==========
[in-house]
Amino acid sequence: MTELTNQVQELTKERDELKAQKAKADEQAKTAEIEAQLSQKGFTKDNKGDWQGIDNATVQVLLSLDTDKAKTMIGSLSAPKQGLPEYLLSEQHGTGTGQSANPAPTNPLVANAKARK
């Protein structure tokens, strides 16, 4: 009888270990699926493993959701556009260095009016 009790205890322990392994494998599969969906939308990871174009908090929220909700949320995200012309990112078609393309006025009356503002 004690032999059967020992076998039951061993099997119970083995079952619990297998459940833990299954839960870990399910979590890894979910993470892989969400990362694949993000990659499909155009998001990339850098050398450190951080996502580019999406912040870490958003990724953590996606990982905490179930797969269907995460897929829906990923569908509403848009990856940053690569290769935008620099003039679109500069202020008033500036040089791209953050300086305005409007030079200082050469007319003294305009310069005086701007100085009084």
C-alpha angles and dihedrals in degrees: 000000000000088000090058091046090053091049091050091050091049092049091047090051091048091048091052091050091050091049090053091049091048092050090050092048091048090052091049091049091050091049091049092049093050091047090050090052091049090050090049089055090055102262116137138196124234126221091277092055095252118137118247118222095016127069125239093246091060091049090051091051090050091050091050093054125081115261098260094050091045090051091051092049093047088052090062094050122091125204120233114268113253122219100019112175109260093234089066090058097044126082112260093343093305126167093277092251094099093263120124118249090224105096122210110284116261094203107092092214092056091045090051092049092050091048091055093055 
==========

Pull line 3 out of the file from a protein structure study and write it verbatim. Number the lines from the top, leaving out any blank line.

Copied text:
């Protein structure tokens, strides 16, 4: 009888270990699926493993959701556009260095009016 009790205890322990392994494998599969969906939308990871174009908090929220909700949320995200012309990112078609393309006025009356503002 004690032999059967020992076998039951061993099997119970083995079952619990297998459940833990299954839960870990399910979590890894979910993470892989969400990362694949993000990659499909155009998001990339850098050398450190951080996502580019999406912040870490958003990724953590996606990982905490179930797969269907995460897929829906990923569908509403848009990856940053690569290769935008620099003039679109500069202020008033500036040089791209953050300086305005409007030079200082050469007319003294305009310069005086701007100085009084």